Since 2012, Iowa has been working to redesign and improve the adult mental health system, but creating a system that works for children has largely been an afterthought. There has been considerable time and energy given to TALKING about creating a children’s mental system. Yet, Iowa has lacked the political will to move beyond talk to action…until now.
In response to a HealthConnect Fellow's question about how to foster collaboration in times of scarcity and competition, a respected thought leader shared that his perspective has been to view disagreement and different approaches to work as “positive stressors.” He shared that the perspective of “positive stressors” provides an opportunity to review the direction of coalitions and/or their goals to determine if work is moving in the right direction.
Getting to the tipping point requires building consensus on strategy and outcomes. It requires shared and consistent messaging. It requires both persistence and the ability to be nimble—to react and respond to emerging threats and opportunities.
Long-haul Advocacy: Adopting a long-term, sustained advocacy approach to effective child health systems change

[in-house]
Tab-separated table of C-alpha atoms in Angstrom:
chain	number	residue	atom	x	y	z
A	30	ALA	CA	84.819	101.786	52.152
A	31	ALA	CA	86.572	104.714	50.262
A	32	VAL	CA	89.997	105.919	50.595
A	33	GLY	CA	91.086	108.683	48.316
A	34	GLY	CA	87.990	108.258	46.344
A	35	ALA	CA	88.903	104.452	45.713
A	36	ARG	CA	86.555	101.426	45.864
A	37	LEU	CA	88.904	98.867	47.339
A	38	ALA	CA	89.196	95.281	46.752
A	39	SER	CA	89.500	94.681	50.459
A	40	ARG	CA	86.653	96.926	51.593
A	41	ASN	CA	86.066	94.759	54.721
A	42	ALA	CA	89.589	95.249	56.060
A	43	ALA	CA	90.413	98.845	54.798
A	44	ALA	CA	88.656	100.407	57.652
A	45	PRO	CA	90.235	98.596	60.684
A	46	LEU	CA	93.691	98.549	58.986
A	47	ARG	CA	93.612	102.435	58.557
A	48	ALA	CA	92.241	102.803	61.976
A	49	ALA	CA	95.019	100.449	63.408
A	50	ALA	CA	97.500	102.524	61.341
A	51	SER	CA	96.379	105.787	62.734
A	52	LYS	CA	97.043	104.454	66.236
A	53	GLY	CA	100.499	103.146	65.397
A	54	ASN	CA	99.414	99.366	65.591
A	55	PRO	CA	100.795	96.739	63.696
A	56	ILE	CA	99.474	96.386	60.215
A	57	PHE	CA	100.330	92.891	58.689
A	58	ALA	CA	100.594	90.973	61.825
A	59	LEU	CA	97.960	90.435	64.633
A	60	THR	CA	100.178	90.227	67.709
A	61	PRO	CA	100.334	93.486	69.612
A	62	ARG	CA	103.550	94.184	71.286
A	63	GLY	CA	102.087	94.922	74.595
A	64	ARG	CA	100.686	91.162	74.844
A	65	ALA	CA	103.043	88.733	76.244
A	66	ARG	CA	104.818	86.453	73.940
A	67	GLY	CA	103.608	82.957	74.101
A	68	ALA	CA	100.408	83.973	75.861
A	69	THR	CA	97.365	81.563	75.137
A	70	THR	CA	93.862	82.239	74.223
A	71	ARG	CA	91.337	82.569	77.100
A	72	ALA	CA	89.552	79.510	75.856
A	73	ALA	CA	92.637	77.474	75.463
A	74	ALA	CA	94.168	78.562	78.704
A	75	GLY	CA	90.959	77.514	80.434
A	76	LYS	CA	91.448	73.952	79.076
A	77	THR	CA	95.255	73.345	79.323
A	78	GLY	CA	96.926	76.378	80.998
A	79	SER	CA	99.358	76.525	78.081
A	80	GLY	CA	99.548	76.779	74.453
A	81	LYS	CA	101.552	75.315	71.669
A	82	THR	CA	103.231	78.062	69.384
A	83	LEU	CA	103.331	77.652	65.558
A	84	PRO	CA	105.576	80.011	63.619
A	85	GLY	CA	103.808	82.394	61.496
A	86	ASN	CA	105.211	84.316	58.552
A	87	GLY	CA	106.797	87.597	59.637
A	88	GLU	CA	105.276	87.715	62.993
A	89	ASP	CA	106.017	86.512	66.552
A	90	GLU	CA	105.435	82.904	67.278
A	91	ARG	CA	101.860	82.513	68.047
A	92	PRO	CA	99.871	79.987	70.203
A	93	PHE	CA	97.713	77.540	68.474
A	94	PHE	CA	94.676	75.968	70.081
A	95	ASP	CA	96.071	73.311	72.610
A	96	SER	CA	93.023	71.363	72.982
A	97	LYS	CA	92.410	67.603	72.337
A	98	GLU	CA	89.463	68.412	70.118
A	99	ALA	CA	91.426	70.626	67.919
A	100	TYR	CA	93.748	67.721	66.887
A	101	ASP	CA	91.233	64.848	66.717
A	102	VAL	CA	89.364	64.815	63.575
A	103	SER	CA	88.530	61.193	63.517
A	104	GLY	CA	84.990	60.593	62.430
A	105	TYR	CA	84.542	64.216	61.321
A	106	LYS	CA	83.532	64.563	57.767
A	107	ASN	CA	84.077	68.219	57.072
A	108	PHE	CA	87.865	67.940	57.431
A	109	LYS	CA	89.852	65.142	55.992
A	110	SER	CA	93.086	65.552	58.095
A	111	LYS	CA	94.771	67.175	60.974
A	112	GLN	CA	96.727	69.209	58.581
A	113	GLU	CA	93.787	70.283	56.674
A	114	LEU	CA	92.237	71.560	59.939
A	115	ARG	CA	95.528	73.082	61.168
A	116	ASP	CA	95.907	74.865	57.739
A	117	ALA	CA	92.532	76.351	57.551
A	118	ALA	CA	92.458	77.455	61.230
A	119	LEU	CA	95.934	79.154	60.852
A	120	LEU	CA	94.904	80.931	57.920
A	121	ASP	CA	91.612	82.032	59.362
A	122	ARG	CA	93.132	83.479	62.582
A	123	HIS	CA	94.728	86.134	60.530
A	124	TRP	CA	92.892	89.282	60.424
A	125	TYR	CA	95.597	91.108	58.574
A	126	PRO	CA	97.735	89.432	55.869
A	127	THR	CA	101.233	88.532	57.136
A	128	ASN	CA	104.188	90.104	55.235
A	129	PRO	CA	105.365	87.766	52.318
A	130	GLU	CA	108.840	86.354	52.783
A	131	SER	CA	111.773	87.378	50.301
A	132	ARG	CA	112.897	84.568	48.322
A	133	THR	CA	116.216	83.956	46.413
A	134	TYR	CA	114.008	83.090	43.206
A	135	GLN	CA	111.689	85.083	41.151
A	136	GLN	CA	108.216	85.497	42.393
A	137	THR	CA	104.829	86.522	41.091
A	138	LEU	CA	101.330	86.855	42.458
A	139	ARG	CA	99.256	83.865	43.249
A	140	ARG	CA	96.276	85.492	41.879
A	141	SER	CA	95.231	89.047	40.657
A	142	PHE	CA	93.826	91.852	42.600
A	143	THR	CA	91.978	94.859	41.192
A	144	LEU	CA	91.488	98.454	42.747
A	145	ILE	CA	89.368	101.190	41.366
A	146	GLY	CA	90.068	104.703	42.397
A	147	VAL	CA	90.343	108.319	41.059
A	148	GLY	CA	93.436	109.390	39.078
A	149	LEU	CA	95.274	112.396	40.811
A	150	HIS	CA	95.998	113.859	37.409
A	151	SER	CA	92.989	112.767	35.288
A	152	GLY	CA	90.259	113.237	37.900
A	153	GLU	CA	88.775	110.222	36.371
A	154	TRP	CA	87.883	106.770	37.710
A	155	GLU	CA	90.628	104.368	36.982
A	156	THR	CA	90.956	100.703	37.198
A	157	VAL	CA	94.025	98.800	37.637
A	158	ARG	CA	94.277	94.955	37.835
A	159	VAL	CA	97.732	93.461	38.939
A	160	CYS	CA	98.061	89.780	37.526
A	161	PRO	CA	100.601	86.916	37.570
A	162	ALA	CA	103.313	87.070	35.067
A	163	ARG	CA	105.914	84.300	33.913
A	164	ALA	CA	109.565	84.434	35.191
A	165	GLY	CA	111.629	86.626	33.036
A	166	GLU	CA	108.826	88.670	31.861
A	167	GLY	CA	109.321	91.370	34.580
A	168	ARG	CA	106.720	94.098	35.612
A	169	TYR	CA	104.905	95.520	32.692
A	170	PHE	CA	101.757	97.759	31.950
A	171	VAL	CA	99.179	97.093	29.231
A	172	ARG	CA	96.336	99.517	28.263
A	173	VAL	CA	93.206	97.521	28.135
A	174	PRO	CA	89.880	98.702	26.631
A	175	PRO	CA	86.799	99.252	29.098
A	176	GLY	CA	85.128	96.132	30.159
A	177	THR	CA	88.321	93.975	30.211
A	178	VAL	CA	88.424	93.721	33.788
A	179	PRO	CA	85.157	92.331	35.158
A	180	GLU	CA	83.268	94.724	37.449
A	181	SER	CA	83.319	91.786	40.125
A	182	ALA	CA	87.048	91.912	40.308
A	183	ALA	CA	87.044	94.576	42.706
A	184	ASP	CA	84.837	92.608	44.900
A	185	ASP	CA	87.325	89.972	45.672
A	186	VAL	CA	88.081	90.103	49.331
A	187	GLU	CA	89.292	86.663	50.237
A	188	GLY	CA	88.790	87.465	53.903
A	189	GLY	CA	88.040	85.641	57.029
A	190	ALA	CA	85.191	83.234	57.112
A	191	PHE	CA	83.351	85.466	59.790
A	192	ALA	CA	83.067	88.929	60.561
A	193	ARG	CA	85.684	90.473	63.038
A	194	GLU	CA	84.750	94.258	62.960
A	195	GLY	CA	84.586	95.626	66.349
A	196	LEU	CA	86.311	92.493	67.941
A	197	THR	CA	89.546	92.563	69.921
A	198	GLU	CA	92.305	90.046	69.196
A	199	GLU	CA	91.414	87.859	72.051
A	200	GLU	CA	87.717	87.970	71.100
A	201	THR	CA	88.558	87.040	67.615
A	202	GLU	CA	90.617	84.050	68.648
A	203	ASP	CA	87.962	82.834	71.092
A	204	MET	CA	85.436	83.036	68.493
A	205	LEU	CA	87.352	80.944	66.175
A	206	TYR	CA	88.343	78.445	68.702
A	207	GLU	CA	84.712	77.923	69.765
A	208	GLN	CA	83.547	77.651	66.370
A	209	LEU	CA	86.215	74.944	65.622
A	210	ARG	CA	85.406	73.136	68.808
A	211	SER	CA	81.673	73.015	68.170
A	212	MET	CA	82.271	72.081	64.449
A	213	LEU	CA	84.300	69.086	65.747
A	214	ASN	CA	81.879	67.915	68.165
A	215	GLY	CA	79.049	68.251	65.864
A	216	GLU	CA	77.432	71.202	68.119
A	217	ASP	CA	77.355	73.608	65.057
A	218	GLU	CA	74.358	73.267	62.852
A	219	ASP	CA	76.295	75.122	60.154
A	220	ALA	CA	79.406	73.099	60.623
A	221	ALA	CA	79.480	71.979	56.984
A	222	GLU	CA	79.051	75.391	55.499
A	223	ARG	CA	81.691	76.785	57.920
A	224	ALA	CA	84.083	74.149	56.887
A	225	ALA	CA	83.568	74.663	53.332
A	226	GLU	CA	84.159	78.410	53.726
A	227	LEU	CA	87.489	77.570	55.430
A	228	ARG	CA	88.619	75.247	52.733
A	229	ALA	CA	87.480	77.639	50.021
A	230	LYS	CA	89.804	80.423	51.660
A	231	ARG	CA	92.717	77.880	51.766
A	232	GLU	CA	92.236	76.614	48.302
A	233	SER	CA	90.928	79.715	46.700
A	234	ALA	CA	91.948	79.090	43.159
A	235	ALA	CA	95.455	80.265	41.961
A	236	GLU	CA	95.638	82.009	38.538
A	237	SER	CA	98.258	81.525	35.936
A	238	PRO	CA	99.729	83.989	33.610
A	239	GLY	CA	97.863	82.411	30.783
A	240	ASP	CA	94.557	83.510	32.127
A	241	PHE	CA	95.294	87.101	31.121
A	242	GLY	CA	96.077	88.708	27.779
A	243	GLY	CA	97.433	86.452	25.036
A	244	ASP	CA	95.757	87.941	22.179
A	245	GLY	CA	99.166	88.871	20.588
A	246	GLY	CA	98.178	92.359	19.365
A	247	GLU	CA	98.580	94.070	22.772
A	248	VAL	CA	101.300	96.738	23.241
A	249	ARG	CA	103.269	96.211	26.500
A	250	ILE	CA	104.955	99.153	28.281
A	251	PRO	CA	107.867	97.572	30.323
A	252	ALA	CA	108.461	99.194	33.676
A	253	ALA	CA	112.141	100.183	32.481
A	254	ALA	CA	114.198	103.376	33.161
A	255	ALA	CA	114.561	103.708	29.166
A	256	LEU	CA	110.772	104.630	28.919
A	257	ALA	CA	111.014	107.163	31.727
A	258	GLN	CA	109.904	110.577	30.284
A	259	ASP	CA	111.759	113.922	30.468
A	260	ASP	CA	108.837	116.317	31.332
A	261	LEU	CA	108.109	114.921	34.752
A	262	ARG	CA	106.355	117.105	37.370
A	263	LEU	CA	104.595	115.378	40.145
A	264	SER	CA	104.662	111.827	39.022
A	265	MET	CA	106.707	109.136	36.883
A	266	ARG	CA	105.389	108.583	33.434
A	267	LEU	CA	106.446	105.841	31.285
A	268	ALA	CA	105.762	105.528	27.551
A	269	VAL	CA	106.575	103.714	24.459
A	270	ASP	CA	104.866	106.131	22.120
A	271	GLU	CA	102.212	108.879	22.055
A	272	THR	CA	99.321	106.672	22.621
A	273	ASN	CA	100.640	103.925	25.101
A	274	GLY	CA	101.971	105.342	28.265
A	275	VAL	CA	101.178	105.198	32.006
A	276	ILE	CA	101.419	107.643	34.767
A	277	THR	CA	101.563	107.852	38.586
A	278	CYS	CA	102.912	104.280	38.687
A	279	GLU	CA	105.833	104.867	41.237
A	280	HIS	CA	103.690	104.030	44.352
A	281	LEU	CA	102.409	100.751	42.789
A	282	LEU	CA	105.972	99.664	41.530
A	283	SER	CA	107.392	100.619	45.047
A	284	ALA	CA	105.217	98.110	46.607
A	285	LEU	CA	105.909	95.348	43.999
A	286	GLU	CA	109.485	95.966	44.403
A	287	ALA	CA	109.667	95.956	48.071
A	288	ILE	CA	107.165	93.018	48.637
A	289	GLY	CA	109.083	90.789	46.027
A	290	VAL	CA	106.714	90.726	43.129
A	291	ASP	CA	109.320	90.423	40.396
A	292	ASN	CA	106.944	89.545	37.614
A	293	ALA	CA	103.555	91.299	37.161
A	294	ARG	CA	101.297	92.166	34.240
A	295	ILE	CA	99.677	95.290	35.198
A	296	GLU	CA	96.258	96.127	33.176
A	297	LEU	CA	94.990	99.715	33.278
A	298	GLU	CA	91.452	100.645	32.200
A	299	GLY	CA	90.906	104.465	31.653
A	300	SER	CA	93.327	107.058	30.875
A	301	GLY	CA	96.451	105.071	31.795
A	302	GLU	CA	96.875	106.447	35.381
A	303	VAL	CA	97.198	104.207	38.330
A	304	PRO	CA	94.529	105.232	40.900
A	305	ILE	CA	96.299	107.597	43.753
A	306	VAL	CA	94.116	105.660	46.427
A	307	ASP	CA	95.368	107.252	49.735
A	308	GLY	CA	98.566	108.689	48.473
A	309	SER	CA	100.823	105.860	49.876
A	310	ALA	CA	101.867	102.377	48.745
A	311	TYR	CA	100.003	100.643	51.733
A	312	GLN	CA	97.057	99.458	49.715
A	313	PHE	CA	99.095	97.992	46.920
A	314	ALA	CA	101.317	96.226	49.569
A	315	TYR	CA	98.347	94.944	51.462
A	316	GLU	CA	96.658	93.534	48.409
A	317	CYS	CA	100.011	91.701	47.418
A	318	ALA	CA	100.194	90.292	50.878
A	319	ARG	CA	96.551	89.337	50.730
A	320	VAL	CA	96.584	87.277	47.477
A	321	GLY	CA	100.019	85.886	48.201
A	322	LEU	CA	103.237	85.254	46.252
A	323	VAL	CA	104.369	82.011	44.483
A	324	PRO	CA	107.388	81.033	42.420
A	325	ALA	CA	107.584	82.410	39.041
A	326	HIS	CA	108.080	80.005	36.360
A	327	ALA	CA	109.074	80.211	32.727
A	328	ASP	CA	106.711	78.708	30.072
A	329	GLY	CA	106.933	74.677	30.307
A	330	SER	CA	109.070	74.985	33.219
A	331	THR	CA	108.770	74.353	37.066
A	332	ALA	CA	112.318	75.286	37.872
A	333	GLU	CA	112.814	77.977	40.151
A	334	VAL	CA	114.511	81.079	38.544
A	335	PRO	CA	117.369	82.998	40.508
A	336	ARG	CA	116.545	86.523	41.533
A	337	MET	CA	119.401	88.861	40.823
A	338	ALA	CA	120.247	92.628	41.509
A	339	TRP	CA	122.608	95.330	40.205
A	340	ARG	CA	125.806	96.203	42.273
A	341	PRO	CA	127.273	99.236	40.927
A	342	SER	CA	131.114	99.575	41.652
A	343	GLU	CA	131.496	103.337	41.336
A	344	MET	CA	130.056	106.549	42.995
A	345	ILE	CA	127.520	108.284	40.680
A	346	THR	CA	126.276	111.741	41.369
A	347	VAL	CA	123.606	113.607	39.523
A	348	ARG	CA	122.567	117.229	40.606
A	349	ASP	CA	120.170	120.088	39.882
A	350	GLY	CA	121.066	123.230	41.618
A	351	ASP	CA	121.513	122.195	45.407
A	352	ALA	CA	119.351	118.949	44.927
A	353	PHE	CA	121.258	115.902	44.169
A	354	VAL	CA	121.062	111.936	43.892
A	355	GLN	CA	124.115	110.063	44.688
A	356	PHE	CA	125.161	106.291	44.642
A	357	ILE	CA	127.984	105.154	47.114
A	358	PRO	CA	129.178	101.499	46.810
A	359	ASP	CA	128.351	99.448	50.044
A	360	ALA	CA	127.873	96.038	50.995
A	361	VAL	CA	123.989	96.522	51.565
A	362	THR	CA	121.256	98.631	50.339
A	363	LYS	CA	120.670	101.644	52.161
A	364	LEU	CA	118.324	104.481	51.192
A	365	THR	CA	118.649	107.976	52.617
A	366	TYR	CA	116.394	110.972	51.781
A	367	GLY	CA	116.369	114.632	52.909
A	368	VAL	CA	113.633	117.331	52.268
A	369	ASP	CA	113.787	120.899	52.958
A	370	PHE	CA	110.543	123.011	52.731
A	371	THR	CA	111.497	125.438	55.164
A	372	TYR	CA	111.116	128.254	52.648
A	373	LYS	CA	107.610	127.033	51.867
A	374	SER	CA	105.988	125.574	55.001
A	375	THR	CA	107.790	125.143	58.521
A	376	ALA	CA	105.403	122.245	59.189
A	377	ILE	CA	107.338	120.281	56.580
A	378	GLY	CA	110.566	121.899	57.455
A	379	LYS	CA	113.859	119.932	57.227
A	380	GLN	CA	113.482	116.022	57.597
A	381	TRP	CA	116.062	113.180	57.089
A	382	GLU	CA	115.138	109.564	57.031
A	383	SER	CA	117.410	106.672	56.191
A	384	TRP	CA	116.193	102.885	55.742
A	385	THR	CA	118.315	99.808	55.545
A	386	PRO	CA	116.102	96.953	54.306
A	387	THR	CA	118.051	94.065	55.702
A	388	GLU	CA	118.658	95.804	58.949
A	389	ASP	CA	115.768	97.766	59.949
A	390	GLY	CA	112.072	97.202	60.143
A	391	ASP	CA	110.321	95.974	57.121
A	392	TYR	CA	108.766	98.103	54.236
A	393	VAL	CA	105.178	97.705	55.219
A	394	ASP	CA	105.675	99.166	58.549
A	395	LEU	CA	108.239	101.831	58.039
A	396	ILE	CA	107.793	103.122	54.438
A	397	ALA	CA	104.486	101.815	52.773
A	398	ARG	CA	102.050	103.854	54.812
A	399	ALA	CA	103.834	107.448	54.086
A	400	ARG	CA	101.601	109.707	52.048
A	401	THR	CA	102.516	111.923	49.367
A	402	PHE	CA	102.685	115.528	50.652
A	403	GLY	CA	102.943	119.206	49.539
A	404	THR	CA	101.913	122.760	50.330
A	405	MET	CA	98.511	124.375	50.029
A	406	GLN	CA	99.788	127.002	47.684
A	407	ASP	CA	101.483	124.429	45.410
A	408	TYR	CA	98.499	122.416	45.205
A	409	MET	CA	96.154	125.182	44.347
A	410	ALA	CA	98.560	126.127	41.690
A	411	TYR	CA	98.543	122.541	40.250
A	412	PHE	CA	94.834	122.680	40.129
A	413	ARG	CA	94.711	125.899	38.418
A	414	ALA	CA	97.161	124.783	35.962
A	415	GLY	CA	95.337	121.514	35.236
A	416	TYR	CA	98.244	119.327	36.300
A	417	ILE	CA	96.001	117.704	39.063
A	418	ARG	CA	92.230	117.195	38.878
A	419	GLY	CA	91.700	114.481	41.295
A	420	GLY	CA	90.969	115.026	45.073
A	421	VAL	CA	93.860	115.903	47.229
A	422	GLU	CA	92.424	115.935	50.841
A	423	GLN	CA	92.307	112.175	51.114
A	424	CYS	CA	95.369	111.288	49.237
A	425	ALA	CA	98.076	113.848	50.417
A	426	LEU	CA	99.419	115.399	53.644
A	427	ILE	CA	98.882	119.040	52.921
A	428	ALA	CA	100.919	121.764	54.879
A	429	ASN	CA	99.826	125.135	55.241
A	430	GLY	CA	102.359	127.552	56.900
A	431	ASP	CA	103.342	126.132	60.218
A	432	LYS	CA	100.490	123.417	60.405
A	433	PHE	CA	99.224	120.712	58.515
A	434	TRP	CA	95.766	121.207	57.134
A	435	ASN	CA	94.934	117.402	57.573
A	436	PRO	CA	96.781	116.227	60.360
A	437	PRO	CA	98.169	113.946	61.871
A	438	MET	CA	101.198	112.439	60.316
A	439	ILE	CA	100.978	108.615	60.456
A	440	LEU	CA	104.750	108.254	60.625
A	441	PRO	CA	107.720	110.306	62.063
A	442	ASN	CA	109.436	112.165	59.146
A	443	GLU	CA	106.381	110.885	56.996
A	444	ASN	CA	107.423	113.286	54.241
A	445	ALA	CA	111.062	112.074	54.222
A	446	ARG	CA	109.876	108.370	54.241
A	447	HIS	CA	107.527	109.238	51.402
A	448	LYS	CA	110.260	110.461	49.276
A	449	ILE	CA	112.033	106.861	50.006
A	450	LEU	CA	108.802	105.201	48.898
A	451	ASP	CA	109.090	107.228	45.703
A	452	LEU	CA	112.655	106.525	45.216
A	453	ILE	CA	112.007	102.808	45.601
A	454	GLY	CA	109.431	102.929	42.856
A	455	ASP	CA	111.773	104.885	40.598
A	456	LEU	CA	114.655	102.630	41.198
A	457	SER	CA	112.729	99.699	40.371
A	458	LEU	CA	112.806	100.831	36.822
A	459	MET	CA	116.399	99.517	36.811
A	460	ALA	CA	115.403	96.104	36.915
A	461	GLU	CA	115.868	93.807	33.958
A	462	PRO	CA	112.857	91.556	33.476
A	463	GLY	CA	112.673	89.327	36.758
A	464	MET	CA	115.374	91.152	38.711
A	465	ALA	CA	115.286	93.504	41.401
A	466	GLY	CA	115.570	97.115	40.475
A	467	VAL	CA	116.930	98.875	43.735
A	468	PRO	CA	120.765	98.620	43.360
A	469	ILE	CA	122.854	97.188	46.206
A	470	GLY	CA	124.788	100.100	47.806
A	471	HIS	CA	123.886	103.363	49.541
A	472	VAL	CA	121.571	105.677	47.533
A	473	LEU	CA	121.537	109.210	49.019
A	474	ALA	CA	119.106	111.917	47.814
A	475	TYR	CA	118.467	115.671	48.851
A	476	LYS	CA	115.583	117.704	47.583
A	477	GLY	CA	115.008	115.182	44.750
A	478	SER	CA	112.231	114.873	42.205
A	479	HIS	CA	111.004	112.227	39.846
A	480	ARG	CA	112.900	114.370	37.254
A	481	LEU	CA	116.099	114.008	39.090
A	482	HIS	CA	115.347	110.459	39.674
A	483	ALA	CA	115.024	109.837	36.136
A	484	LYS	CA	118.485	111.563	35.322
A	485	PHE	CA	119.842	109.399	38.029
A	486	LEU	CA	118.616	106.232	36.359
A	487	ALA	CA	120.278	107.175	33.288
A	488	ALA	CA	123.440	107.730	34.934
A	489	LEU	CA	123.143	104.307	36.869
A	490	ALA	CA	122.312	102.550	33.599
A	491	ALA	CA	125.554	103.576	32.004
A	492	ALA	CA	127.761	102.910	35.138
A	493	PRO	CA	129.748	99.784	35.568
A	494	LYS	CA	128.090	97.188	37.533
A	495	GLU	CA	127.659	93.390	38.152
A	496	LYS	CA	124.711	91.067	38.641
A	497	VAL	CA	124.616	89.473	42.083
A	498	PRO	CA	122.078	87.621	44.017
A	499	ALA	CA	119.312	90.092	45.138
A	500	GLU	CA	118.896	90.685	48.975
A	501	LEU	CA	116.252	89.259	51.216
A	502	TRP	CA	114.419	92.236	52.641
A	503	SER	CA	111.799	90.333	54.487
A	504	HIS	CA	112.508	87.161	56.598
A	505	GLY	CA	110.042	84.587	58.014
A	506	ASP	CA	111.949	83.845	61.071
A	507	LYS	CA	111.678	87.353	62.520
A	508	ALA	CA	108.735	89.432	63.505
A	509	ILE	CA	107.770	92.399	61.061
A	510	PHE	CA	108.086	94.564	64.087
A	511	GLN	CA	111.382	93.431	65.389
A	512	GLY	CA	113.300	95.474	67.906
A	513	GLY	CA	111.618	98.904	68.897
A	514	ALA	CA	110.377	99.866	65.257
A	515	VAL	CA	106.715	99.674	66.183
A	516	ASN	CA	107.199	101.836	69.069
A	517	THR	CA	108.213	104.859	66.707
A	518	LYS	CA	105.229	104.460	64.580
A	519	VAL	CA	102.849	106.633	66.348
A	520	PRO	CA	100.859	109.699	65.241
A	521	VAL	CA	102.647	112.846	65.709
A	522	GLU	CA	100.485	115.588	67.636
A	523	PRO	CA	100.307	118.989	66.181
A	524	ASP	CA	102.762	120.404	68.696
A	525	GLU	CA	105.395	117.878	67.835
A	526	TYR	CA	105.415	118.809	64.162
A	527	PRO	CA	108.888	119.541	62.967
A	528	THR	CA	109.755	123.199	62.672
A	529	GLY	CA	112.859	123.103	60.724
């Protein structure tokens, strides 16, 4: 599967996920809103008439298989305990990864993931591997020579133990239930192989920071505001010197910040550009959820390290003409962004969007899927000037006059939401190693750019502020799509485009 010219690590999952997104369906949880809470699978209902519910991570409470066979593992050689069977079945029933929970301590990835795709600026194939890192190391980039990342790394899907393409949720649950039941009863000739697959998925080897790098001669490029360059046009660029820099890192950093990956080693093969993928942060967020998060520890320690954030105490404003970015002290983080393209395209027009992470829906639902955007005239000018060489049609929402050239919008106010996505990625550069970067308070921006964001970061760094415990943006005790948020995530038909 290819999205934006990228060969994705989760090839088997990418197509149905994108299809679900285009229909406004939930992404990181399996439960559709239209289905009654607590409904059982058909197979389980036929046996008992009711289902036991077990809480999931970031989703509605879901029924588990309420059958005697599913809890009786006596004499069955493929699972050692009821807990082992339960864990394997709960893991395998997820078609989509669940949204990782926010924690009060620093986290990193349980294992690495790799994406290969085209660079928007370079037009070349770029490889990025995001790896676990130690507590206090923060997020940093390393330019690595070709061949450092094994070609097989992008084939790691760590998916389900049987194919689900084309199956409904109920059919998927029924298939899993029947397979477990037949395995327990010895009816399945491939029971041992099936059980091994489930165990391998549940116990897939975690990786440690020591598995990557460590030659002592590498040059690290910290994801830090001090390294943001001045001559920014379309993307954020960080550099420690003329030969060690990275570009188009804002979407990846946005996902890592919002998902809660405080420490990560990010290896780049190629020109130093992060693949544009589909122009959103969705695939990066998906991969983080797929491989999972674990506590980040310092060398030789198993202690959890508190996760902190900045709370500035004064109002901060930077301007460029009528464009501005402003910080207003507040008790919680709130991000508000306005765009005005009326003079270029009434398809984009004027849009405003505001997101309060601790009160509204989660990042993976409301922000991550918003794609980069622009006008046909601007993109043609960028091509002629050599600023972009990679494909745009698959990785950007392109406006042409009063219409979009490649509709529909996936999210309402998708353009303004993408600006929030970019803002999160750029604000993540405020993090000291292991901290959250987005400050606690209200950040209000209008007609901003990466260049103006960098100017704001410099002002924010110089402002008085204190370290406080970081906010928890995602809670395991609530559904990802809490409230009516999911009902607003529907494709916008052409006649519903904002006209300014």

A long-haul advocacy approach recognizes that systems change often requires fluid planning involving a series of steps – with many fits and starts along the way. Small steps are usually needed to lay the foundation for larger ones. So what are some first steps for an aspiring long-haul advocate can take?
As the national health conversation shifted toward “social determinants of health” and “health in all policies,” so too did housers begin a discussion of “housing as a platform.” What we all collectively realized is that our decisions have broader consequences, and that we must all work together to create real and lasting change for the people we serve.
When advocating for the needs of youth who are homeless, it would be logical to support adding shelter beds for the community. But when advocates take the time to authentically listen to those people we are striving to serve, a more nuanced set of needs emerge.